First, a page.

What: Shares of Barracuda Networks (NYSE:CUDA) gained 14.4% in April 2016, according to data from S&P Global Market Intelligence. The steep surge rested on a 17% single-day gain at the end of the month, as the maker of cloud-based storage and security tools published a strong fourth-quarter report.
So what: In the fourth quarter, Barracuda's sales increased 16% year over year to $83.7 million, yielding adjusted earnings of $0.15 per share. That worked out to a $3 million revenue surprise, while the bottom-line result was nearly double the Street's $0.08 consensus estimate.
Now what: Barracuda's shares have now climbed more than 50% higher since bouncing off a deep plunge sparked by the third-quarter report. The stock took a 33% haircut that day and has still not quite recovered to the levels seen before January's sudden panic. Over the last 52 weeks, Barracuda investors have endured a 60% haircut. Yes, that figure includes the soaring April performance.
Let's also acknowledge the fact that Barracuda's fourth-quarter revenues may have exceeded current analyst expectations, but still fell short of the Street's best guess as of early January. Again, April's rocket boost was simply a return toward full health, not a complete recovery and certainly not a fantastic climb to blue skies ahead.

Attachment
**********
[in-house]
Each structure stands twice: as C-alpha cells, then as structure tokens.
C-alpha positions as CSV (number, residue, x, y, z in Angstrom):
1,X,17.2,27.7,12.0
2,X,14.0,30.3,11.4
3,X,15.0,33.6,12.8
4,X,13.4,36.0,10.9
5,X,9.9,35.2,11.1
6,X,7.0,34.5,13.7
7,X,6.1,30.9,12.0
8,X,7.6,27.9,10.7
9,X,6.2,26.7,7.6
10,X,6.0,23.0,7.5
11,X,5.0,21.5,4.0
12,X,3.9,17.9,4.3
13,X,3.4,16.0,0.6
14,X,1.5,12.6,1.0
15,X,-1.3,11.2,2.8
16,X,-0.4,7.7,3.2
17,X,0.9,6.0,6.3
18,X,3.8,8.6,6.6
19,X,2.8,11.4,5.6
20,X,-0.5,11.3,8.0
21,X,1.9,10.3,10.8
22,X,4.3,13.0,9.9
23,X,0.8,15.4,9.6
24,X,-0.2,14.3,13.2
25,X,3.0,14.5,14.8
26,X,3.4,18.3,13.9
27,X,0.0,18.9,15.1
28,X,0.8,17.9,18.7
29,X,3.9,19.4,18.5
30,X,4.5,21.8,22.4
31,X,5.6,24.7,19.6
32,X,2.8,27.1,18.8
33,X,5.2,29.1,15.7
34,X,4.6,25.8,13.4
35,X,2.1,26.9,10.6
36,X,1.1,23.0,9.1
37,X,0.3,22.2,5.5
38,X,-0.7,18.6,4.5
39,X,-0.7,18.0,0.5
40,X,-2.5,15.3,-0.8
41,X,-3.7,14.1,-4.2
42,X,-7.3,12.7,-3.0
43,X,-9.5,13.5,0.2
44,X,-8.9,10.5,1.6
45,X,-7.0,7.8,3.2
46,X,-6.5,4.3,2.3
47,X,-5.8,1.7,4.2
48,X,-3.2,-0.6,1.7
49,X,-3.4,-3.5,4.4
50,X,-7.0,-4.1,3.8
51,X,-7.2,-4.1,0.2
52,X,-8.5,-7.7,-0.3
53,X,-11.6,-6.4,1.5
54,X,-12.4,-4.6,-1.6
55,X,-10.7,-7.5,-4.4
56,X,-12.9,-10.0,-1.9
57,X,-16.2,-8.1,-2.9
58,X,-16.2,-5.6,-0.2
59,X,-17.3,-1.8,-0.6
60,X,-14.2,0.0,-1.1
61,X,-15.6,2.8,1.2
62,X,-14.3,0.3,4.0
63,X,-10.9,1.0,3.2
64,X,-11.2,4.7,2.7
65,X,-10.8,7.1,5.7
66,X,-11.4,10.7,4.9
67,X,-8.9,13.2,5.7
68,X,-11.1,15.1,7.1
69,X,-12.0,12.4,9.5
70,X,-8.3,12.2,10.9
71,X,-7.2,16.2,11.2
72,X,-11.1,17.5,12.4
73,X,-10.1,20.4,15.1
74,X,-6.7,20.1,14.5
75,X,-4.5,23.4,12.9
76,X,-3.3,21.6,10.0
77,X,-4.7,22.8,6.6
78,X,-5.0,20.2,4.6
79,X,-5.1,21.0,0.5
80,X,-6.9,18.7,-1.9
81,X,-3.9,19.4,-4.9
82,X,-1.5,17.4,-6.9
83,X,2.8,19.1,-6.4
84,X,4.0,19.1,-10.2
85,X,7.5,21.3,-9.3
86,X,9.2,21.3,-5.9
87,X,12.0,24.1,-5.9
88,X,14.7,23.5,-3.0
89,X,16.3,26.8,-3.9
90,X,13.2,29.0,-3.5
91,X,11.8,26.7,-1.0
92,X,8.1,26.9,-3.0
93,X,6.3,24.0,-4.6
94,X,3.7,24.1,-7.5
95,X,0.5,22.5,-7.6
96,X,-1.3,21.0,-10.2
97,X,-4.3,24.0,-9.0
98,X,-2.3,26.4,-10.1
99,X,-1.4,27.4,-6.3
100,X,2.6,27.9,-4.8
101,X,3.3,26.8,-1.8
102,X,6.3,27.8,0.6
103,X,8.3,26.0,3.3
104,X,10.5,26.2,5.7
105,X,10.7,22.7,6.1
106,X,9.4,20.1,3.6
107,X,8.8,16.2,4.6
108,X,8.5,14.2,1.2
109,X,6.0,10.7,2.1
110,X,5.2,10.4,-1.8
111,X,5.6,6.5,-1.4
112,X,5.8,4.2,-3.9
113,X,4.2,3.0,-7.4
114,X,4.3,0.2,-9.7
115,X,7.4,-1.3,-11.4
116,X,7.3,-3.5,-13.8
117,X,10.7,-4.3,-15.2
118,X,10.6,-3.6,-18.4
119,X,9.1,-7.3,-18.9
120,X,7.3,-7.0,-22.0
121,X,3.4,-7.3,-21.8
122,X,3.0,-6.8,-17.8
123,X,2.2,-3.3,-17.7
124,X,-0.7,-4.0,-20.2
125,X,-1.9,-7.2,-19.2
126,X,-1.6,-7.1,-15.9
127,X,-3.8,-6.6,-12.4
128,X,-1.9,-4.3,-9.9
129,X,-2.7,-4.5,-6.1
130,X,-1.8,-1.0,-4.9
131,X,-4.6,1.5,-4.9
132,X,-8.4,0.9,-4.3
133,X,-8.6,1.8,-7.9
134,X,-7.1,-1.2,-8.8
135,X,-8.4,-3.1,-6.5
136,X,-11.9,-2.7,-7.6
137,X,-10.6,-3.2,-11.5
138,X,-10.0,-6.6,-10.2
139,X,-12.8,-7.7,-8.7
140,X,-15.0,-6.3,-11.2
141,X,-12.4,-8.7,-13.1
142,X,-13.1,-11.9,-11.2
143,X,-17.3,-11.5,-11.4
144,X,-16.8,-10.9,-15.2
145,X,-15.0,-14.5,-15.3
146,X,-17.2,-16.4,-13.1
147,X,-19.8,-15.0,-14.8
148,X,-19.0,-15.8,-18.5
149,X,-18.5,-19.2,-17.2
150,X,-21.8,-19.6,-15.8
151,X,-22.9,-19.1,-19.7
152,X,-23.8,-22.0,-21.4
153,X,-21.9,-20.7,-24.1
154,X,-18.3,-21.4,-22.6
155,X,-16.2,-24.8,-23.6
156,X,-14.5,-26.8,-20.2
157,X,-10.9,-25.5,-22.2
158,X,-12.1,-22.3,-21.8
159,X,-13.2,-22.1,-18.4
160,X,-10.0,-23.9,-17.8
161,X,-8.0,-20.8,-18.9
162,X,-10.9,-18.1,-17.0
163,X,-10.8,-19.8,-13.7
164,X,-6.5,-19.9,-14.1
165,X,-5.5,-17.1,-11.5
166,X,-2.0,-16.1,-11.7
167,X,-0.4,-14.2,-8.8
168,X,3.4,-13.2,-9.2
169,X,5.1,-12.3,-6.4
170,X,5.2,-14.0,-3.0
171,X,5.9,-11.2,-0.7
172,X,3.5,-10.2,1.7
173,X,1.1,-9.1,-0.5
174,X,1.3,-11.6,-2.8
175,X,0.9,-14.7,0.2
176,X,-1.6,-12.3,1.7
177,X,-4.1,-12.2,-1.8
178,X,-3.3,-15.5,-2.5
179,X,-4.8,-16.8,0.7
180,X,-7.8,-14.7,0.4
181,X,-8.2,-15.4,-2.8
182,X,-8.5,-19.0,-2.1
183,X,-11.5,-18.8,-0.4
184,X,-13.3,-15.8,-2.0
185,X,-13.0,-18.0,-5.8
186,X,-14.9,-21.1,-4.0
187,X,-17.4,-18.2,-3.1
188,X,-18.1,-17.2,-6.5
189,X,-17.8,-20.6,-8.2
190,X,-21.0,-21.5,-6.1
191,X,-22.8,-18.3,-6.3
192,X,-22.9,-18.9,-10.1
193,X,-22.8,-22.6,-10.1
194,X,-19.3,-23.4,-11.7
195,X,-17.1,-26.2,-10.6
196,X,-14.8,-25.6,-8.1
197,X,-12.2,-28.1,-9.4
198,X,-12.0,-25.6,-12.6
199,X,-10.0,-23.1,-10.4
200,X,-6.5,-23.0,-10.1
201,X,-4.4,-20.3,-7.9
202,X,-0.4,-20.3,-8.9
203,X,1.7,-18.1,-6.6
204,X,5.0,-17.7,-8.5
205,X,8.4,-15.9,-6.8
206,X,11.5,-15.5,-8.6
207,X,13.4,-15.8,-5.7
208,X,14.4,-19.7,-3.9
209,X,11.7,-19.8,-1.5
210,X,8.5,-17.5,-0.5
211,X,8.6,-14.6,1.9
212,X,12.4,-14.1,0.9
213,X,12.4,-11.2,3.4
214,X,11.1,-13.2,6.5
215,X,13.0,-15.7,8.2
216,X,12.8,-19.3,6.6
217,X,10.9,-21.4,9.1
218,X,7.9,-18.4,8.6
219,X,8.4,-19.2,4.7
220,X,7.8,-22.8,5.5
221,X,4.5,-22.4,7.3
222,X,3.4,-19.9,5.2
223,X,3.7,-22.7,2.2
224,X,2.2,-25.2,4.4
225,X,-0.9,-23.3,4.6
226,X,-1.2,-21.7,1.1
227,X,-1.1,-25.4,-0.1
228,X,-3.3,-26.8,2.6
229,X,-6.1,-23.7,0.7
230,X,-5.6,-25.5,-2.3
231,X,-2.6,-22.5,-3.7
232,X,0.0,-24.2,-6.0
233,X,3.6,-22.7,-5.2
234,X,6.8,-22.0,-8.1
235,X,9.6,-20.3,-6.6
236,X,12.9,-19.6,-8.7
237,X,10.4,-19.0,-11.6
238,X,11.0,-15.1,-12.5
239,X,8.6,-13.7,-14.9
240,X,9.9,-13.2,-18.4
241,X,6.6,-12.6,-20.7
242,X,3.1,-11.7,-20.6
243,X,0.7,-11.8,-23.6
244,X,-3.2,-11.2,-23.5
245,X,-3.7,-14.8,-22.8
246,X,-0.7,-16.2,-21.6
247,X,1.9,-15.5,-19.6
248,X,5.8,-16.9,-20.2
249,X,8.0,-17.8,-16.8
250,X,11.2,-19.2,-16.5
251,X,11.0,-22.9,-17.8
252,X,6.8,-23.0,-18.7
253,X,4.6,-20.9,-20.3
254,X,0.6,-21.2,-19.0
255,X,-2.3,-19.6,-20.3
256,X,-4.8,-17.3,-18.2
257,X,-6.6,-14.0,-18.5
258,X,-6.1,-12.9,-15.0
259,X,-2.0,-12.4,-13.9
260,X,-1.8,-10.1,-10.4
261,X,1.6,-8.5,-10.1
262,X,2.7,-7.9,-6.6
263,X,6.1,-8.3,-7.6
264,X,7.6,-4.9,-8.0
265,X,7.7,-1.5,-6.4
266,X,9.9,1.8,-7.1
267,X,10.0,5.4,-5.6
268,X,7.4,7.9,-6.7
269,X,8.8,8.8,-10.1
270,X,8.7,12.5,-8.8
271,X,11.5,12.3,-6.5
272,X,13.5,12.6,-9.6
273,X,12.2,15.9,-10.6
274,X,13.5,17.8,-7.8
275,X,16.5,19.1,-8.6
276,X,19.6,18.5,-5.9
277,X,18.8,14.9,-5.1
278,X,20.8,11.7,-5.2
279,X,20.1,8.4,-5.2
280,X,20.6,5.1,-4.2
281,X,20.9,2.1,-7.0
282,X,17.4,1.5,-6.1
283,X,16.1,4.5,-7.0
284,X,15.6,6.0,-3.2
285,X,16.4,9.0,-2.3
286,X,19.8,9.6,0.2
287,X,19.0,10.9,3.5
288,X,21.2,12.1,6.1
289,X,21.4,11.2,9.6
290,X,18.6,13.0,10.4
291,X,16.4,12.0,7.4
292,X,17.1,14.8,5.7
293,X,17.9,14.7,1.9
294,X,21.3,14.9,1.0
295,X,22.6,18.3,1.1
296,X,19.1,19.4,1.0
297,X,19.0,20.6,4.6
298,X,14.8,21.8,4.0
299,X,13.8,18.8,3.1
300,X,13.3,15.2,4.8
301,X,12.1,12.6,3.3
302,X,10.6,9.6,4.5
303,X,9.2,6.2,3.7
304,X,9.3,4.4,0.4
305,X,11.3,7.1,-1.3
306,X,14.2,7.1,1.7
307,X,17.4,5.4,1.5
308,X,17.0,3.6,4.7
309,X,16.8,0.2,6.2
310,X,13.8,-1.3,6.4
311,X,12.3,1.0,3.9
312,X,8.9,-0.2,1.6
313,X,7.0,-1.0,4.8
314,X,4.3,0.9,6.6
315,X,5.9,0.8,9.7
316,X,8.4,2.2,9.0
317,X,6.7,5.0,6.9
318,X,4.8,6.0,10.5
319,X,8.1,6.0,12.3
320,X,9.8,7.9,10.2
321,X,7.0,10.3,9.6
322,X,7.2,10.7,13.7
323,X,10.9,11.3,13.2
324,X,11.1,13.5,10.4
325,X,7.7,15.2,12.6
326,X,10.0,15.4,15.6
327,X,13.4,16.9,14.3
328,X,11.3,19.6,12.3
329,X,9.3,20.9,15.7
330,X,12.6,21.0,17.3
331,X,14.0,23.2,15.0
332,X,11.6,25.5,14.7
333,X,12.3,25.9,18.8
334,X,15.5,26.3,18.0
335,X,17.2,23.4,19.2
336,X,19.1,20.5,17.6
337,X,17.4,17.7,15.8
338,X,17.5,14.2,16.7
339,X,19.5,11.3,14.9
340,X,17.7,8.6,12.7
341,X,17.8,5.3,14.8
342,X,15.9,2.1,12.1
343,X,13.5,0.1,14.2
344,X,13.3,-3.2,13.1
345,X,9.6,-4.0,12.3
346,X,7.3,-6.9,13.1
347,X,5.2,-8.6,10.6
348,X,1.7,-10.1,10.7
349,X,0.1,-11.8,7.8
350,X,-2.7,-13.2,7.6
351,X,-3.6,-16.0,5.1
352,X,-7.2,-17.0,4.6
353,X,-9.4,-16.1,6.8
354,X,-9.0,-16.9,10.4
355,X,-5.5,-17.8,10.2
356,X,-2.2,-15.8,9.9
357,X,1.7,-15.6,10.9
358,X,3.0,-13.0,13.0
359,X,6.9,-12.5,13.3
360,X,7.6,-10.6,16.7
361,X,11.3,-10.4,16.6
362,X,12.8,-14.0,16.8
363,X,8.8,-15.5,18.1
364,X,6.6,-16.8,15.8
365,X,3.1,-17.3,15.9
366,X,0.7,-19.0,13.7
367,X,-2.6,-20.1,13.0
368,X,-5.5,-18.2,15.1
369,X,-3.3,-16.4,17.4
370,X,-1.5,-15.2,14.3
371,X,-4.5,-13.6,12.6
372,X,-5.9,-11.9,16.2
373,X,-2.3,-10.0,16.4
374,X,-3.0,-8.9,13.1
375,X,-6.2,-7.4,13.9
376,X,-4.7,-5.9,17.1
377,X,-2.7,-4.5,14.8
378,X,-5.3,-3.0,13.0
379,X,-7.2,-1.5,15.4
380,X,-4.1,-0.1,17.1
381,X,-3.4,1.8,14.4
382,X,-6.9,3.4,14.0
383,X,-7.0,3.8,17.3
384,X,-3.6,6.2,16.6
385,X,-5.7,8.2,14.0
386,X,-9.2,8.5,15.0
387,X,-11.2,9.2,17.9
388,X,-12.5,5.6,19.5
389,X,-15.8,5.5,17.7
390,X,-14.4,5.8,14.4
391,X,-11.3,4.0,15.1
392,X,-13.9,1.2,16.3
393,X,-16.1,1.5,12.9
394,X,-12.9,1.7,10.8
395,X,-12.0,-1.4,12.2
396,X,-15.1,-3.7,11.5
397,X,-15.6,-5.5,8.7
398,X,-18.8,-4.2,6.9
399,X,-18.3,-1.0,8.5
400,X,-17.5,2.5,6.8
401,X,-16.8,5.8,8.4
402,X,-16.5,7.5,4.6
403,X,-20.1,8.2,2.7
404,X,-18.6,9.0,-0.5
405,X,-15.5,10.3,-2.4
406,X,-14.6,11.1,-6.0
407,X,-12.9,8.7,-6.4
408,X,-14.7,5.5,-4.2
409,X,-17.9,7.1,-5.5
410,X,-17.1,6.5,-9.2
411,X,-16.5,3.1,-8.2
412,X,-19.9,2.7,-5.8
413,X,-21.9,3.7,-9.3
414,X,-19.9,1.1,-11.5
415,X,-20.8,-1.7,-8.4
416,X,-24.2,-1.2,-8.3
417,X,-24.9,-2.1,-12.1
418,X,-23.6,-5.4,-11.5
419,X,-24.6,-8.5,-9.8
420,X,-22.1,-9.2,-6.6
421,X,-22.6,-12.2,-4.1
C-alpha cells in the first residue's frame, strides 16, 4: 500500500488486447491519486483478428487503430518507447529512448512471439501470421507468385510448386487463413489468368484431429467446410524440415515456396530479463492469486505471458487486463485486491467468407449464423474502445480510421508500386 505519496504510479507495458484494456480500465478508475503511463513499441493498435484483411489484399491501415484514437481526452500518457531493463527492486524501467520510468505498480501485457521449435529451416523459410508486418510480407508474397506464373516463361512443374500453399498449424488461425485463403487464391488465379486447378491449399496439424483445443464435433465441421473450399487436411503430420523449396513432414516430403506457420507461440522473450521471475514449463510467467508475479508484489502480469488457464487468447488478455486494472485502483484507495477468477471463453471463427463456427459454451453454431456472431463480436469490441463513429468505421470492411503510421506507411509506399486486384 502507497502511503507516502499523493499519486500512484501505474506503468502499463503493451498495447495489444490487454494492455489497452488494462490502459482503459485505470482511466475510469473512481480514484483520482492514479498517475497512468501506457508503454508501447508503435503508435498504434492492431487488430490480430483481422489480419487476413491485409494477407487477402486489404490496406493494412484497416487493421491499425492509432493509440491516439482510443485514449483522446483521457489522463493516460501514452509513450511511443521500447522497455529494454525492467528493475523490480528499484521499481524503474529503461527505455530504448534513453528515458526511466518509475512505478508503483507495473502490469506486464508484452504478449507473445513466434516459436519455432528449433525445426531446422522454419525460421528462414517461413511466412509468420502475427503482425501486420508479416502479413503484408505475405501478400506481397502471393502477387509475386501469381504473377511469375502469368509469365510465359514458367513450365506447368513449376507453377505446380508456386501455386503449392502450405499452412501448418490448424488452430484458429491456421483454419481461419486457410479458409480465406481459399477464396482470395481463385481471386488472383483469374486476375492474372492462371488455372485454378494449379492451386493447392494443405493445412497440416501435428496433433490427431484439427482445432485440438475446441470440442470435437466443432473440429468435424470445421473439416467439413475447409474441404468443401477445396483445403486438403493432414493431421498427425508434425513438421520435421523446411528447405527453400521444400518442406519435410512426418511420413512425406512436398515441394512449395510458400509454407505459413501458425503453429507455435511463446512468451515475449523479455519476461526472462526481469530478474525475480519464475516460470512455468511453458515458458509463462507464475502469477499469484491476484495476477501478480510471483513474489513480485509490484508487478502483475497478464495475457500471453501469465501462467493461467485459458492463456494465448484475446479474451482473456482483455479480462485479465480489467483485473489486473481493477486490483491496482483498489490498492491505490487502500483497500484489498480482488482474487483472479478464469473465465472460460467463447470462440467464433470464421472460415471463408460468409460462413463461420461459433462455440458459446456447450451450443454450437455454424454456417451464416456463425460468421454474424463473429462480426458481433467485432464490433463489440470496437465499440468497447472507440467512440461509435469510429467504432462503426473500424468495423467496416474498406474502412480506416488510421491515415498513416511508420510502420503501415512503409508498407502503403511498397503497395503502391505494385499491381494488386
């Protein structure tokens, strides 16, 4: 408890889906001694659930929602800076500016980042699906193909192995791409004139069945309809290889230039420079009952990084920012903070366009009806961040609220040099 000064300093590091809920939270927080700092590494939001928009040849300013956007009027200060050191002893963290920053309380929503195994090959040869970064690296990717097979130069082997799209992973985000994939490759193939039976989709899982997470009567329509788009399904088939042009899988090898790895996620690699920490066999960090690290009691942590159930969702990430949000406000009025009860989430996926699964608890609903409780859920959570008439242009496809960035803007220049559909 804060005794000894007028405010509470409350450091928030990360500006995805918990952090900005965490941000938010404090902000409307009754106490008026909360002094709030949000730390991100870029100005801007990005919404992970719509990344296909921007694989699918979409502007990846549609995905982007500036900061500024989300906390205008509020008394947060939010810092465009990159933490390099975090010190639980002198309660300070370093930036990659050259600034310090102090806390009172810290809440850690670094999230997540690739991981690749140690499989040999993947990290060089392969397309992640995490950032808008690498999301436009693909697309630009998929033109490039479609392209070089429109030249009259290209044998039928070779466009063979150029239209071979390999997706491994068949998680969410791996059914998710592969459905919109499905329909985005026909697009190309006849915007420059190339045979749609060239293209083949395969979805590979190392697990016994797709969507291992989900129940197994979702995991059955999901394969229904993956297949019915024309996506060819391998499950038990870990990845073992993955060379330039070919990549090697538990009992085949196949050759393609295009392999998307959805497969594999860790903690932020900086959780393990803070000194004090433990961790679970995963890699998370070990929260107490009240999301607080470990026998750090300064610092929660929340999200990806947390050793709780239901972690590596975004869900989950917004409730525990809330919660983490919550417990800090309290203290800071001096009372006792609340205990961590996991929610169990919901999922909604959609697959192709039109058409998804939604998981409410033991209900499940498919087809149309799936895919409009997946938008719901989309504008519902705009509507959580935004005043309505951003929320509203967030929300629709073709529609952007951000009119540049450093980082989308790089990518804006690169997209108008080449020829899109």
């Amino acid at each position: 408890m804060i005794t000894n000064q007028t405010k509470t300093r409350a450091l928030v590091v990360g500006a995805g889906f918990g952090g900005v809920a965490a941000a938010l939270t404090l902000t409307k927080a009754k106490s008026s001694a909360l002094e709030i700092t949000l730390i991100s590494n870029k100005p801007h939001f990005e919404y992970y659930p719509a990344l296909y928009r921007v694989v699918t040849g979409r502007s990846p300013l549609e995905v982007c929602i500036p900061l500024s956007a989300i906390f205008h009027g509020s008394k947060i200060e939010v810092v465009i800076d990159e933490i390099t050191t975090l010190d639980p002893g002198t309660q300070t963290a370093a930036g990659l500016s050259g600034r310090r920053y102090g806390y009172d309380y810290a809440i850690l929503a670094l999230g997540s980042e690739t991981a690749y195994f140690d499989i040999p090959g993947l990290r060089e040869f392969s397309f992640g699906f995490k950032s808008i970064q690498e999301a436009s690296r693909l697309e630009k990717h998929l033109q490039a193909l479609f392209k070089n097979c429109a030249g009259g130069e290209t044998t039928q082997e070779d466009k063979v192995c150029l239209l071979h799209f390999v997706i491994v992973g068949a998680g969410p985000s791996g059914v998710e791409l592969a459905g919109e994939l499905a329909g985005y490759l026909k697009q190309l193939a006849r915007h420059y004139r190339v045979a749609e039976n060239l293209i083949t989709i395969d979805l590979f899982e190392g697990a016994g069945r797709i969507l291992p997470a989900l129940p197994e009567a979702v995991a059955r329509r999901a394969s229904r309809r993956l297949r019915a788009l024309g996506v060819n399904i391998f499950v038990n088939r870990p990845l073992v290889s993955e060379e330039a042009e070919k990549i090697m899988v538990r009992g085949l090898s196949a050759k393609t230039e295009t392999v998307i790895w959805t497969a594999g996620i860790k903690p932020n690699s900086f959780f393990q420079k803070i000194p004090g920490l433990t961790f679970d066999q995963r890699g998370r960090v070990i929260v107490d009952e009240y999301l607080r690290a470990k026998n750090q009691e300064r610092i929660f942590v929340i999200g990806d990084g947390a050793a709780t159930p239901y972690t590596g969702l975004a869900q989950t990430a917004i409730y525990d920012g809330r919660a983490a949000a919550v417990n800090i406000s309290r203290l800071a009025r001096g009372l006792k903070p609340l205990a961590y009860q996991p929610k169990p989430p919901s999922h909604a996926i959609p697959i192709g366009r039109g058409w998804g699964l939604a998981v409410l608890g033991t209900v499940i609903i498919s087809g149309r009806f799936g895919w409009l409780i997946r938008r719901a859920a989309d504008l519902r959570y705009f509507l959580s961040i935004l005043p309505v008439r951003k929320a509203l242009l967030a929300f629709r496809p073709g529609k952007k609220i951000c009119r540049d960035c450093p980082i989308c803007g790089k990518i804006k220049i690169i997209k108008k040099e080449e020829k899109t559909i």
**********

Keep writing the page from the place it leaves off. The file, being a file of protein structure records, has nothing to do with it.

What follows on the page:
The company is busy buying back shares at these low prices, while refocusing its product portfolio on data protection services. Barracuda's management wants to create a market leader in a narrowly defined niche of cloud-based information security, which could indeed be a winning strategy for the long term.
But while that strategy unfolds, the next few quarters will be both bumpy and important. Executing well here will pave the way toward fulfilling those market-leader promises. There are no guarantees that this will work out, which is why I expect a roller coaster ride while Barracuda navigates through dark waters.
Anders Bylund has no position in any stocks mentioned. The Motley Fool has no position in any of the stocks mentioned. Try any of our Foolish newsletter services free for 30 days. We Fools may not all hold the same opinions, but we all believe that considering a diverse range of insights makes us better investors. The Motley Fool has a disclosure policy.